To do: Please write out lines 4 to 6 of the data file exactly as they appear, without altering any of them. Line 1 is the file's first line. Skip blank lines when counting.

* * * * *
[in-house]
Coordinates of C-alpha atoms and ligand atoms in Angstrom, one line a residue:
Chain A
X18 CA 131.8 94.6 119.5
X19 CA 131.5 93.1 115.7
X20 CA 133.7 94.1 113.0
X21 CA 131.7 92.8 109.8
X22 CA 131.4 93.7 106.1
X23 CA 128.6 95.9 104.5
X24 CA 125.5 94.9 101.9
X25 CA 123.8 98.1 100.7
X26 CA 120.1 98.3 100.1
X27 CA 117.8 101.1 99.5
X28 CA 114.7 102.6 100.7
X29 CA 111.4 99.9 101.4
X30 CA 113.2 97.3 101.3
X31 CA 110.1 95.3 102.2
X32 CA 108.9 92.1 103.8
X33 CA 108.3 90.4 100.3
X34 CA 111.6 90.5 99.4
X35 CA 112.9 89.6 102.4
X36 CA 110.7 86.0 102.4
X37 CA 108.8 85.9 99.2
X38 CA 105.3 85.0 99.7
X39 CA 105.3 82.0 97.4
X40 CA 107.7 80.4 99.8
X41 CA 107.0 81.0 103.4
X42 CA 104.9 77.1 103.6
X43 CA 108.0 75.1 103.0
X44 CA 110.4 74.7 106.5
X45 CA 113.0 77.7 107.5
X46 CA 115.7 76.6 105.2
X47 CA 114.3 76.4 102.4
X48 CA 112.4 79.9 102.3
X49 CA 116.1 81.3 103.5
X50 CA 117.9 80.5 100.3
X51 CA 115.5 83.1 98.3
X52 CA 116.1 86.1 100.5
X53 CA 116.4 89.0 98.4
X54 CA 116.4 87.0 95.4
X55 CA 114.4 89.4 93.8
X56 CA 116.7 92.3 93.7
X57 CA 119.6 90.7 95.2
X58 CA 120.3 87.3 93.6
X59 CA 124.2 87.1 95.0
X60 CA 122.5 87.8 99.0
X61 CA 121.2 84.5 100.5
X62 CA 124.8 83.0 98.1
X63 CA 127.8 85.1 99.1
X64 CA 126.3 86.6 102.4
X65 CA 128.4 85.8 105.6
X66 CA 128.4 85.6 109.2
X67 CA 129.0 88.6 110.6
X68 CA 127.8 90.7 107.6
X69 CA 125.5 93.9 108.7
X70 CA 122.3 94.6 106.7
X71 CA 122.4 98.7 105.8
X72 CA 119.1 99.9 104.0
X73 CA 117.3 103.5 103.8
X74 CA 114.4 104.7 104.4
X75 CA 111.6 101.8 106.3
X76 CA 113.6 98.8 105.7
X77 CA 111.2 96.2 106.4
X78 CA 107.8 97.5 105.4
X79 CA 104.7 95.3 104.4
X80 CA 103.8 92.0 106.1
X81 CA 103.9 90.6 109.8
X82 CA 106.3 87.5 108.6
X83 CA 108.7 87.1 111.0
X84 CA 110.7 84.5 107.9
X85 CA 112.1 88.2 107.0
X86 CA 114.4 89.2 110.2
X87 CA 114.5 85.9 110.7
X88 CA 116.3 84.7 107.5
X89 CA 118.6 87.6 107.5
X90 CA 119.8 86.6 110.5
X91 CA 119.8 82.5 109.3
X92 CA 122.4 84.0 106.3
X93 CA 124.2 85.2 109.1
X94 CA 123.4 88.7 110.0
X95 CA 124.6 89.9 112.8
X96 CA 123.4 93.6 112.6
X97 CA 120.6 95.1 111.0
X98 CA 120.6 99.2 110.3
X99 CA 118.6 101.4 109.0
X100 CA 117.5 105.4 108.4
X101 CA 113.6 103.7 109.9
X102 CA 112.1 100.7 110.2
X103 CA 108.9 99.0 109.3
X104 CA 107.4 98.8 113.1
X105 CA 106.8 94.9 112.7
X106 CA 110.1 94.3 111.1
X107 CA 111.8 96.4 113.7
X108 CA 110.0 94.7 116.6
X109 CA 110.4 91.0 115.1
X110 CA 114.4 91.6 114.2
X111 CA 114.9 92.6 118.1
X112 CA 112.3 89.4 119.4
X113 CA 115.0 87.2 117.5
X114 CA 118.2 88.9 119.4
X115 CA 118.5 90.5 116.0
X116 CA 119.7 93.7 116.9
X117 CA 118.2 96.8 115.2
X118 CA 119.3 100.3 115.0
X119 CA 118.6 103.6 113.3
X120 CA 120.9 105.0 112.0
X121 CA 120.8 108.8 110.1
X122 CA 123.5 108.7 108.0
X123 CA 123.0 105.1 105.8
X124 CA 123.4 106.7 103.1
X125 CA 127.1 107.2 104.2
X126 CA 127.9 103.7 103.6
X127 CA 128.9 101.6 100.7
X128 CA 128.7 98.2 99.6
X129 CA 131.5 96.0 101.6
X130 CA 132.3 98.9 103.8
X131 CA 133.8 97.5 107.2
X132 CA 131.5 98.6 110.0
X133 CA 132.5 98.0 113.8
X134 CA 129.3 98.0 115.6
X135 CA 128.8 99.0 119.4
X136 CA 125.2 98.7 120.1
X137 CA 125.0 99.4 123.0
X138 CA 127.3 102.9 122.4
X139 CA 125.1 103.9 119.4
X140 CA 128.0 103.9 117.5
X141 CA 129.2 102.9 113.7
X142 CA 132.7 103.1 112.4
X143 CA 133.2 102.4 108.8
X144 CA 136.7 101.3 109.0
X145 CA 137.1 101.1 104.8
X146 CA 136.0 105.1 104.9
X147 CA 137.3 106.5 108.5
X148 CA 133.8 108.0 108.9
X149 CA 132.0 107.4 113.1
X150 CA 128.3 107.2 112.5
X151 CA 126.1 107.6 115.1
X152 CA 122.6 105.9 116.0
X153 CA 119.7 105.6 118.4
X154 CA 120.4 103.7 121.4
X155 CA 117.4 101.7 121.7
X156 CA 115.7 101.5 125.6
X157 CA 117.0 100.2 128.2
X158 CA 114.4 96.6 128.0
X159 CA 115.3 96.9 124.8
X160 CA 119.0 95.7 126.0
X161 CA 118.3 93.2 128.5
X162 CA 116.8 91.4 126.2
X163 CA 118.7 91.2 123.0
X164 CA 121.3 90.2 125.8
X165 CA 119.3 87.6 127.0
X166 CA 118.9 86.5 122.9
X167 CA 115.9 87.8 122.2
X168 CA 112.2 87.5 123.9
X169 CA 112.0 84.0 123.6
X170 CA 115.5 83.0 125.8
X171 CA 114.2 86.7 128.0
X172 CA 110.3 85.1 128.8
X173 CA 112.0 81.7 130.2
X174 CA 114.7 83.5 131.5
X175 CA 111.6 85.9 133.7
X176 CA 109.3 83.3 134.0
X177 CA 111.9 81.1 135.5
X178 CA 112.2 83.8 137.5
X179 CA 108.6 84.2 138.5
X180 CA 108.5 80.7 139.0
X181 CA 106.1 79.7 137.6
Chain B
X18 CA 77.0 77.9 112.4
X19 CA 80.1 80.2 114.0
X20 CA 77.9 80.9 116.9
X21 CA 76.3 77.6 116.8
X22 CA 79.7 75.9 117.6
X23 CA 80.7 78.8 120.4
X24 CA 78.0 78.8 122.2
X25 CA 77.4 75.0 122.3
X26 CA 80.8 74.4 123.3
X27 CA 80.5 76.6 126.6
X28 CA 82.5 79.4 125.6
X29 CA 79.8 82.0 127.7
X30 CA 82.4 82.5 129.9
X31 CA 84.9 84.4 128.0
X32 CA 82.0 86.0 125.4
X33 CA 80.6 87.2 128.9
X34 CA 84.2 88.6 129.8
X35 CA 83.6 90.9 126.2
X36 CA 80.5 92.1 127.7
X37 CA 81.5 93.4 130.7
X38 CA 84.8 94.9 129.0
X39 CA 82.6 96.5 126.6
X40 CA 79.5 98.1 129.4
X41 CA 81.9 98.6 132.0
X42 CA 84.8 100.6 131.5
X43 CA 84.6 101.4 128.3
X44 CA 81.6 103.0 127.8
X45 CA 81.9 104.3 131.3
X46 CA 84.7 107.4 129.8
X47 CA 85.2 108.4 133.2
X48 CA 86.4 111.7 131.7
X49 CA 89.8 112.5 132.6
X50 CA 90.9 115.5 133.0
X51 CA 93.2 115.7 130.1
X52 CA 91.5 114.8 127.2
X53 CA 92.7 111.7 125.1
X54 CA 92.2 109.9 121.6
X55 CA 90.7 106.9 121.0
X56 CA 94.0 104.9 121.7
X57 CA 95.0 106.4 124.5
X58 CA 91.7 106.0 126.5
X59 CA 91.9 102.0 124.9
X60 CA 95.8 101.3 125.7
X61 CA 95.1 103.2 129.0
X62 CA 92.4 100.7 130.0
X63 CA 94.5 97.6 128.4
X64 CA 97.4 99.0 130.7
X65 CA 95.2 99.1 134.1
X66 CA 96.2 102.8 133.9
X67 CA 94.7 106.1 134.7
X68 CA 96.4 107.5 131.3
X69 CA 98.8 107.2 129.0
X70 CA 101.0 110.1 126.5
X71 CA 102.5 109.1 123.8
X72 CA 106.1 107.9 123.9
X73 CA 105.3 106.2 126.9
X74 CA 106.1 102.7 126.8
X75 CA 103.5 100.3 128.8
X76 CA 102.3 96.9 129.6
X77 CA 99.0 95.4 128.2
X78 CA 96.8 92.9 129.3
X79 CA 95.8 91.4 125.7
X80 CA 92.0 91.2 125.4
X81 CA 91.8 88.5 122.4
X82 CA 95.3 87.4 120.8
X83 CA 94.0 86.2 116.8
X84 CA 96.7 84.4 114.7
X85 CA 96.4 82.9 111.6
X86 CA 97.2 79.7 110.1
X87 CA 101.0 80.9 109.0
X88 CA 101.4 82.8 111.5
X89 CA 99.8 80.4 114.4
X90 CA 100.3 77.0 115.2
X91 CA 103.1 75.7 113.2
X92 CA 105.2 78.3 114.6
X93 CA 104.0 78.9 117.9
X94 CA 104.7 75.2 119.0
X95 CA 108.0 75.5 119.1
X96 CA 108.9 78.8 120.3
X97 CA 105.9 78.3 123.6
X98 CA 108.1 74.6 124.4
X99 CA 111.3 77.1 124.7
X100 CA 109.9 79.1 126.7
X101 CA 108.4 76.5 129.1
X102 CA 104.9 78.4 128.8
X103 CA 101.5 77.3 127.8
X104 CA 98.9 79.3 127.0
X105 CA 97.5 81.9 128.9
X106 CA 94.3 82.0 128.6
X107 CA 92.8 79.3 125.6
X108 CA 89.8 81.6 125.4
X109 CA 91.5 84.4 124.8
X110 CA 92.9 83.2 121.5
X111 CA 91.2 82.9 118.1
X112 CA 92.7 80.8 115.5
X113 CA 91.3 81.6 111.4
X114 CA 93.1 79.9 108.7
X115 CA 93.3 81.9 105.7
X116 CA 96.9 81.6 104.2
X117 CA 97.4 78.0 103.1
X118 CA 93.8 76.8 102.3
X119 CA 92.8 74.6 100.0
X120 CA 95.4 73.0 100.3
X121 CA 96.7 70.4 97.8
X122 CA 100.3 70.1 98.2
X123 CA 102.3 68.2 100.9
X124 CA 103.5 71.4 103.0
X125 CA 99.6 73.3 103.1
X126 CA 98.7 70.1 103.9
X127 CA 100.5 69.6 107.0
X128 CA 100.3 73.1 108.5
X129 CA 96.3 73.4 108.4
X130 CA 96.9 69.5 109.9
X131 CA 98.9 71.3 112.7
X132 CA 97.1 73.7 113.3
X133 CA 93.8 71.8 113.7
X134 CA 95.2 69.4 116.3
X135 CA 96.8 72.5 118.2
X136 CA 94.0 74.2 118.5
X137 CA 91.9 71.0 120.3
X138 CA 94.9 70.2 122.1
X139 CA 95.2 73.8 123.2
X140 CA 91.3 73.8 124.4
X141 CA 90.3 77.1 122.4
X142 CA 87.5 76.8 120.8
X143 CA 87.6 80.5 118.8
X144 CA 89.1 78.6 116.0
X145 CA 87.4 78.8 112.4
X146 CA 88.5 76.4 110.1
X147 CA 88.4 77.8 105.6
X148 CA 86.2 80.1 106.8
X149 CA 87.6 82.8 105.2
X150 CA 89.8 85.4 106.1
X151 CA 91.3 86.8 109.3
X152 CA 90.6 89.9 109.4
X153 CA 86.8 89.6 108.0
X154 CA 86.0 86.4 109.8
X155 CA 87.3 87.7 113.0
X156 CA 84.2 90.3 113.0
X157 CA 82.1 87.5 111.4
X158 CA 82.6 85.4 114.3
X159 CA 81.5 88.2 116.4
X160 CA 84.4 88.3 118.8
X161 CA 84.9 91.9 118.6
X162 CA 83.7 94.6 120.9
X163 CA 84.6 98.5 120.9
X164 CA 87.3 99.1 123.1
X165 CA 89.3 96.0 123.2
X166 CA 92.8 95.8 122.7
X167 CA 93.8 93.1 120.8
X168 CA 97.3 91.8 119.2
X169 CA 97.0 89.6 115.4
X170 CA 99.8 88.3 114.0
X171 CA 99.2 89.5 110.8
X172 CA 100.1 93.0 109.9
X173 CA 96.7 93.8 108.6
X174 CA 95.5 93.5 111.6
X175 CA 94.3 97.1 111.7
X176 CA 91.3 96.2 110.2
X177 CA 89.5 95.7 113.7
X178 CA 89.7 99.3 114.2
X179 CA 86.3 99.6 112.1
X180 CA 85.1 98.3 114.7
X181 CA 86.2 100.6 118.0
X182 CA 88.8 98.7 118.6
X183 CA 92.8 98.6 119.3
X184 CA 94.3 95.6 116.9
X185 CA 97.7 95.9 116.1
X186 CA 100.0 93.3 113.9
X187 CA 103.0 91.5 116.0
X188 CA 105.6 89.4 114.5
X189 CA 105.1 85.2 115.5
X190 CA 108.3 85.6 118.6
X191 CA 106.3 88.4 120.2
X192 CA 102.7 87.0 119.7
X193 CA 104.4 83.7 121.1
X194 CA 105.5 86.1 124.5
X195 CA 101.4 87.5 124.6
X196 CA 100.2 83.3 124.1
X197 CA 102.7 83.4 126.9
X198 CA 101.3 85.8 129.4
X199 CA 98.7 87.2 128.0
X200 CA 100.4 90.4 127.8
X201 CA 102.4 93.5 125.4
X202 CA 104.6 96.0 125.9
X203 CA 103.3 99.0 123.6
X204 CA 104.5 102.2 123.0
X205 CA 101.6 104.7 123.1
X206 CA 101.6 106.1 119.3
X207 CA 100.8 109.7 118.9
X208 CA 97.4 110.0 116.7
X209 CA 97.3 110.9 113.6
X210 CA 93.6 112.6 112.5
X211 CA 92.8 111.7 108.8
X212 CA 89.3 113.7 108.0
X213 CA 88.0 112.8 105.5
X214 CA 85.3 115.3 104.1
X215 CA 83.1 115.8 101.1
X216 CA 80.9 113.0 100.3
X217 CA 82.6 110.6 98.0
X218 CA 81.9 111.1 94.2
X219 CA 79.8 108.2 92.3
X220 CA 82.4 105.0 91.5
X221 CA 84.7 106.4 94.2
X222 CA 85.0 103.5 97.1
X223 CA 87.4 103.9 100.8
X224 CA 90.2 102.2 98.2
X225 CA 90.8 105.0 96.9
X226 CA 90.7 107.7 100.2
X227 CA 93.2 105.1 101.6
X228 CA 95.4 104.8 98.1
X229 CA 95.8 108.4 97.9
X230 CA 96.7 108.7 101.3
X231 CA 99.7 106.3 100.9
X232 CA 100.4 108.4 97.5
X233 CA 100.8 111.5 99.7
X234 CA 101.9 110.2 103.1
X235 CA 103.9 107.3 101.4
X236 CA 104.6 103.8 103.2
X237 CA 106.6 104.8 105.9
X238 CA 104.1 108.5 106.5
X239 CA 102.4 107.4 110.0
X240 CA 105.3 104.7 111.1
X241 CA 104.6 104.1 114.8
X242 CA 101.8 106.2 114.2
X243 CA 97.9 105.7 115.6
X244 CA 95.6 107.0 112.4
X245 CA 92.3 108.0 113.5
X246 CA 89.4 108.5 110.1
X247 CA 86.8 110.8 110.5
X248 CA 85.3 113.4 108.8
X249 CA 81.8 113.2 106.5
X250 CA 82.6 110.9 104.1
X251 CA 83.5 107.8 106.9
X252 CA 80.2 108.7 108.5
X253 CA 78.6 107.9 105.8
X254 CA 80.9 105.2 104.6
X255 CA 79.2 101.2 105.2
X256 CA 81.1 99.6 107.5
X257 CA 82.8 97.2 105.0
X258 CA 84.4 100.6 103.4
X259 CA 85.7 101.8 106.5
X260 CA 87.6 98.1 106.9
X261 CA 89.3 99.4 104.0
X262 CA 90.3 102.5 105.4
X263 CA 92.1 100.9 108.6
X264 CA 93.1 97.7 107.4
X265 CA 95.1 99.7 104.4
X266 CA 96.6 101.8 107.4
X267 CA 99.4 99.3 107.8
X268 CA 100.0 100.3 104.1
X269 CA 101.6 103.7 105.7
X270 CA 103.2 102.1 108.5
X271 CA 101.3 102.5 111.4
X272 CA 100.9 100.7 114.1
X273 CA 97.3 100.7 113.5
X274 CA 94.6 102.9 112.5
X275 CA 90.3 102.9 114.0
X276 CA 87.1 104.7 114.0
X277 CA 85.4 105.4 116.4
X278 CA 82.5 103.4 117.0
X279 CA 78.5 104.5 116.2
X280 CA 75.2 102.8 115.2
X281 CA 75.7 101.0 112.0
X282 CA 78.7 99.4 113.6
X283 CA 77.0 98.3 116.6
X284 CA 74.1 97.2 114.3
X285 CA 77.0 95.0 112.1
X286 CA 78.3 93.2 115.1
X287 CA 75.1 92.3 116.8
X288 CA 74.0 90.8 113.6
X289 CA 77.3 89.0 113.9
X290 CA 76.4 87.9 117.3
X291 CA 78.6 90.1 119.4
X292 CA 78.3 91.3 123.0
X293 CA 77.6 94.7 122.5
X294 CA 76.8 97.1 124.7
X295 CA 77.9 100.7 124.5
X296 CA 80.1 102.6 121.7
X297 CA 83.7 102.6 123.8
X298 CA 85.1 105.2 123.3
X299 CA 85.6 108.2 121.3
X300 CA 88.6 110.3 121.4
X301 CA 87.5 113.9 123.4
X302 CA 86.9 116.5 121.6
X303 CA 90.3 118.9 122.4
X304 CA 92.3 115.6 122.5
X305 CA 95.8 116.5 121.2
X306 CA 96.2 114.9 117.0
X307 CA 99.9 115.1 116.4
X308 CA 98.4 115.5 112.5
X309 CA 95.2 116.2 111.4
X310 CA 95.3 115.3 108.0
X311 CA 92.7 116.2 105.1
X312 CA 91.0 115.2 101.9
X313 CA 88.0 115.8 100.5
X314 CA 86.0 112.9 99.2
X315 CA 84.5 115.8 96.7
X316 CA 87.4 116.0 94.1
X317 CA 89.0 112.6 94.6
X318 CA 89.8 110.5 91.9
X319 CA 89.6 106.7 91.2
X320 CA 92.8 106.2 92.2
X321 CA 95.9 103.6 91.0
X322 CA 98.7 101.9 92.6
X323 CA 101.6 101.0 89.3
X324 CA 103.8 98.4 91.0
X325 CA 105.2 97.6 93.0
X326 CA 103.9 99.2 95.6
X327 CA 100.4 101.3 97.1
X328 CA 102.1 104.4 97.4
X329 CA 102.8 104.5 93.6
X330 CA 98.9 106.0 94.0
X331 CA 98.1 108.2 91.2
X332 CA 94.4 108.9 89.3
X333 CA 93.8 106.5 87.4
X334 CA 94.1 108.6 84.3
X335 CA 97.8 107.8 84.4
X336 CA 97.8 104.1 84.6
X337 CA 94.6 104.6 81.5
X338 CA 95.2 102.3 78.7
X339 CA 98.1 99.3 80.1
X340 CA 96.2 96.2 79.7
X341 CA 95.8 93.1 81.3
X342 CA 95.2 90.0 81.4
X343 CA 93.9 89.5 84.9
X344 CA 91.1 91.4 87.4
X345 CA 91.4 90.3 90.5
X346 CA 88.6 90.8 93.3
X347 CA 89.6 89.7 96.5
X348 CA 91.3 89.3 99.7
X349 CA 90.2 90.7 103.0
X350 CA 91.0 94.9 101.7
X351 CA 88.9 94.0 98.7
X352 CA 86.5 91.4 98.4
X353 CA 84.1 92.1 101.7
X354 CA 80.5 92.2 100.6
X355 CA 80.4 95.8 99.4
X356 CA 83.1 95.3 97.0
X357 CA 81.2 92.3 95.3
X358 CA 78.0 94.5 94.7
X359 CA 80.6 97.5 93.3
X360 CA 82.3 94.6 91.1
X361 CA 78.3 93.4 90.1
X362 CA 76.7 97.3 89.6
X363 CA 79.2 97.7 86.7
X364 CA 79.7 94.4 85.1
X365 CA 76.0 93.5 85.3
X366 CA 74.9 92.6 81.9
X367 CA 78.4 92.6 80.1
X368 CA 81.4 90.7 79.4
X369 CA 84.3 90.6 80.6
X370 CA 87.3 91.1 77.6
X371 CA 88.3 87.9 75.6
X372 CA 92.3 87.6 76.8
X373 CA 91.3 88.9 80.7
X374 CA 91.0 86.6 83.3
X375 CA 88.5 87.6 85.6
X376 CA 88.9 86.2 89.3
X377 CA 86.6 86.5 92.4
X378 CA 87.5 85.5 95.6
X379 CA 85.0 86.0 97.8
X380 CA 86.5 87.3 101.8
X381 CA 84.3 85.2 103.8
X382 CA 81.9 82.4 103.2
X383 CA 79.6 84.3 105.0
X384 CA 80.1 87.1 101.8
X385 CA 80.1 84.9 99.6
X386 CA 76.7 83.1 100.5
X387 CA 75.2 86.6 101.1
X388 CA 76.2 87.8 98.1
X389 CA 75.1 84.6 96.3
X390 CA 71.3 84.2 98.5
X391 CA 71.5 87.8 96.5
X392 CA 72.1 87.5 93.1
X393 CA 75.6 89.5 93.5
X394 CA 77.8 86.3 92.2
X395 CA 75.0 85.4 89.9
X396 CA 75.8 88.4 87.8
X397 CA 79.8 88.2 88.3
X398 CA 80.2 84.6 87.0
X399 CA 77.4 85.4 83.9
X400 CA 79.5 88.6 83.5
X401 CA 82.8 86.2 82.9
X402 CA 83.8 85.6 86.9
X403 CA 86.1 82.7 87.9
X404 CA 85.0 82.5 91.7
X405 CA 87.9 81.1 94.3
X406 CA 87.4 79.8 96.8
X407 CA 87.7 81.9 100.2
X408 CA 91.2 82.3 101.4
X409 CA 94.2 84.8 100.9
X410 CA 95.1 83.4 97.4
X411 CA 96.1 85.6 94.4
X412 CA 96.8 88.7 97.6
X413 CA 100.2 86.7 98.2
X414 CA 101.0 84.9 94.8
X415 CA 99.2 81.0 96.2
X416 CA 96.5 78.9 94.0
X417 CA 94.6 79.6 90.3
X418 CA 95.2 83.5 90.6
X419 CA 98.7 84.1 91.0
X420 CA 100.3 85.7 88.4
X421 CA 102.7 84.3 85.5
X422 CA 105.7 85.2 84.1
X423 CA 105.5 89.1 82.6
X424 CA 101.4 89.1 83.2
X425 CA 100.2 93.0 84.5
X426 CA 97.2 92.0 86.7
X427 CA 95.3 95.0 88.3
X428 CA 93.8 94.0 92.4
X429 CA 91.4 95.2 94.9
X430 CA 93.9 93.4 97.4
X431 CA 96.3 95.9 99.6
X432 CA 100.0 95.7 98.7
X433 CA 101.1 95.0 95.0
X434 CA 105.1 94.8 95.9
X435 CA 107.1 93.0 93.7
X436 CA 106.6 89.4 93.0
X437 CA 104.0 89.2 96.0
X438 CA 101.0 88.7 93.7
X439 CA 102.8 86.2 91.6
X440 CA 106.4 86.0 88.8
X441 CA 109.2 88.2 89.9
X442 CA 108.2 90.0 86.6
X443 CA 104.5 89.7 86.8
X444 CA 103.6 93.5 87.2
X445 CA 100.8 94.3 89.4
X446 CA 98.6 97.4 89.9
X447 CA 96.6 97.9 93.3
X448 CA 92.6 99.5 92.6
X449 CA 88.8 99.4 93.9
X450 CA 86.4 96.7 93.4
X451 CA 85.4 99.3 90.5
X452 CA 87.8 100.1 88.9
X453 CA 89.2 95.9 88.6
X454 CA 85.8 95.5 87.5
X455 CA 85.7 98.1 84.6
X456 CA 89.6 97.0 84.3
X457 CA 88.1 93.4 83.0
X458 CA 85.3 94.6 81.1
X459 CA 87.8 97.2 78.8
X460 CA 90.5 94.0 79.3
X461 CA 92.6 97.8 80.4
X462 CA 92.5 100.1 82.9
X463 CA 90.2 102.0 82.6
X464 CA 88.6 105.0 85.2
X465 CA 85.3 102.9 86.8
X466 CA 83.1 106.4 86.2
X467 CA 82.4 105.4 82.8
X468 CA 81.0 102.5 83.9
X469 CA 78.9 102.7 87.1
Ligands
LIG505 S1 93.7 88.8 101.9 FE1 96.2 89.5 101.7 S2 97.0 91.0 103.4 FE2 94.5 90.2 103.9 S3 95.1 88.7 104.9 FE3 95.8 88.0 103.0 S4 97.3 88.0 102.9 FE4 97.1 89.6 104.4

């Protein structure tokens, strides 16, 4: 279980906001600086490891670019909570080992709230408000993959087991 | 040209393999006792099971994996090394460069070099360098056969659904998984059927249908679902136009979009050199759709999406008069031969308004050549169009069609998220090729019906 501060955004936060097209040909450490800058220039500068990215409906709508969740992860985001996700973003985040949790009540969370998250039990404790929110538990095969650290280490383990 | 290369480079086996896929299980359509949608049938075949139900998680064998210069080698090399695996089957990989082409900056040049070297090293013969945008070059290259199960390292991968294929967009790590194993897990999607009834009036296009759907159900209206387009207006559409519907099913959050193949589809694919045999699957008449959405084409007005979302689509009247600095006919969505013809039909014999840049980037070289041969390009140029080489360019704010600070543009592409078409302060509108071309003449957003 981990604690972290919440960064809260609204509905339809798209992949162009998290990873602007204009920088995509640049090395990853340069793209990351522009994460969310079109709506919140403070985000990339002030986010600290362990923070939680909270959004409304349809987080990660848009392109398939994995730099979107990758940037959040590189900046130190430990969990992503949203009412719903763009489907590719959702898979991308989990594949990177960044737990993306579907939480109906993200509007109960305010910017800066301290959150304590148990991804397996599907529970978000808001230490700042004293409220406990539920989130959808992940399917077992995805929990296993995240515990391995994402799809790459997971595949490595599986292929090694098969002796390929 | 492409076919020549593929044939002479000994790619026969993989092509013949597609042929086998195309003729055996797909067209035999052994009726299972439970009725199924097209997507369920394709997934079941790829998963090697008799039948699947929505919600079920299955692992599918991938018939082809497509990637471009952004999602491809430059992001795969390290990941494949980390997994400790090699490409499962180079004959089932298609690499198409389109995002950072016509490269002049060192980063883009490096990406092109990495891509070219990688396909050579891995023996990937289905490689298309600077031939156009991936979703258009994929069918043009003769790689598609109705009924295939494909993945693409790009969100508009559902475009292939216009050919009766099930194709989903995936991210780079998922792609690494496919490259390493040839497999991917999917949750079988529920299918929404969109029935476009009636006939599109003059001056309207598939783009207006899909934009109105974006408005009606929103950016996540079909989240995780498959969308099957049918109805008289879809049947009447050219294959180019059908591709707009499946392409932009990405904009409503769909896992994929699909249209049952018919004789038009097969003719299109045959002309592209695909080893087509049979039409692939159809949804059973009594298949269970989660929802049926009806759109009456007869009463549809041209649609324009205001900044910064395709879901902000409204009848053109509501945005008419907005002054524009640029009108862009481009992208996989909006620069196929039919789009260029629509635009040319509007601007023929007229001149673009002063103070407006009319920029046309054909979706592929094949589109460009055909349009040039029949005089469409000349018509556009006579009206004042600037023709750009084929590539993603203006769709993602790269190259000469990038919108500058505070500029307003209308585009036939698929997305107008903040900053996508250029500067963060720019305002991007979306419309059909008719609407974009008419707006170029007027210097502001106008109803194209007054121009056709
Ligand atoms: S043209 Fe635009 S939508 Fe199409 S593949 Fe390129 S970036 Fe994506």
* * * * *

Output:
X18 CA 131.8 94.6 119.5
X19 CA 131.5 93.1 115.7
X20 CA 133.7 94.1 113.0